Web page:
The following assumptions clarified the interpretation of the clinical scenarios presented in the Treatment of Distal Radius Fractures Appropriate Use Criteria. This standardization ensures that those responsible for rating the appropriateness of a scenario and those reading these scenarios are using the same parameters to address the scenario.
Before these AUC are consulted, it is assumed that:
1. The patient is healthy enough to undergo surgery if indicated.
2. An adequate physical exam of the patient has been conducted.
3. Adequate radiographs have been obtained and examined by the clinician.
4. The patient history is available and has been reviewed by the clinician.
5. The patient has given adequate and informed consent.
6. The surgeon is trained and capable of performing all operative techniques with equal effectiveness.
7. The fracture is not so complex, and/or the patient’s comorbidities or social situation such a factor, as to represent an exception to these scenarios (e.g. C3.3 fracture that might be optimally treated with a distraction plate).
8. There is not a clear advantage (i.e. evidence for or against) for one procedure based on fracture pattern (e.g. volar plate for volar shearing fracture).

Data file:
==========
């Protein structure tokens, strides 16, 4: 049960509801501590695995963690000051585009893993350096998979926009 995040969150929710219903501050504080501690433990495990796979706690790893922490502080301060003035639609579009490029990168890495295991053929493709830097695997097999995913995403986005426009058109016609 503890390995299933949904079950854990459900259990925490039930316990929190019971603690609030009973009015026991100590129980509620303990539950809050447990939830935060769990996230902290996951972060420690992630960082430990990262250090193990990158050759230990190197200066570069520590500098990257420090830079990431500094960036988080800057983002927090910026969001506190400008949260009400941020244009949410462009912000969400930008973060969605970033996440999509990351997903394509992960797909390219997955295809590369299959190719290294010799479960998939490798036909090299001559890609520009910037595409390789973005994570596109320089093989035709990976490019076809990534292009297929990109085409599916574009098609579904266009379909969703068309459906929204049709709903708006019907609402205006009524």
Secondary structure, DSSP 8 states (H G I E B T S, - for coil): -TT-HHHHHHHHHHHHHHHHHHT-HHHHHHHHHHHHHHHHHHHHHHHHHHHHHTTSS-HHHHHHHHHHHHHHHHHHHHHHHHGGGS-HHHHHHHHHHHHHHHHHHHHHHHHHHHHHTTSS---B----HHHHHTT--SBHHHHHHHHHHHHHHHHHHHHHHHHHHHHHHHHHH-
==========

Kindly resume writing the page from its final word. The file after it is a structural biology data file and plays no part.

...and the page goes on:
9. The surgery, when indicated, will be performed in a timely fashion to allow ideal treatment of the fracture.
10. The surgeon will perform the surgery in the most appropriate location (i.e., ASC, outpatient, inpatient) based on the health of the patient and other injuries rather the nature of the fracture. Open fractures and associated injuries may dictate that surgery should be inpatient.
11. The surgeon will choose a cost effective treatment based on the nature of the fracture and expectations after surgery.
12. The facility has each type of implant/equipment available and capable support personnel.
13. In the event that the patient has an open wound, it is assumed that the clinician has cleaned the wound before considering treatment.
14. It is assumed that a low-energy open fracture is a Grade I or II open fracture.

Volunteer physicians from multiple medical specialties created and categorized these Appropriate Use Criteria. These Appropriate Use Criteria are not intended to be comprehensive or a fixed protocol, as some patients may require more or less treatment or different means of diagnosis. These Appropriate Use Criteria represent patients and situations that clinicians treating or diagnosing musculoskeletal conditions are most likely to encounter. The clinician’s independent medical judgment, given the individual patient’s clinical circumstances, should always determine patient care and treatment. Practitioners are advised to consider management options in the context of their own training and background and institutional capabilities when selecting recommended treatment options.

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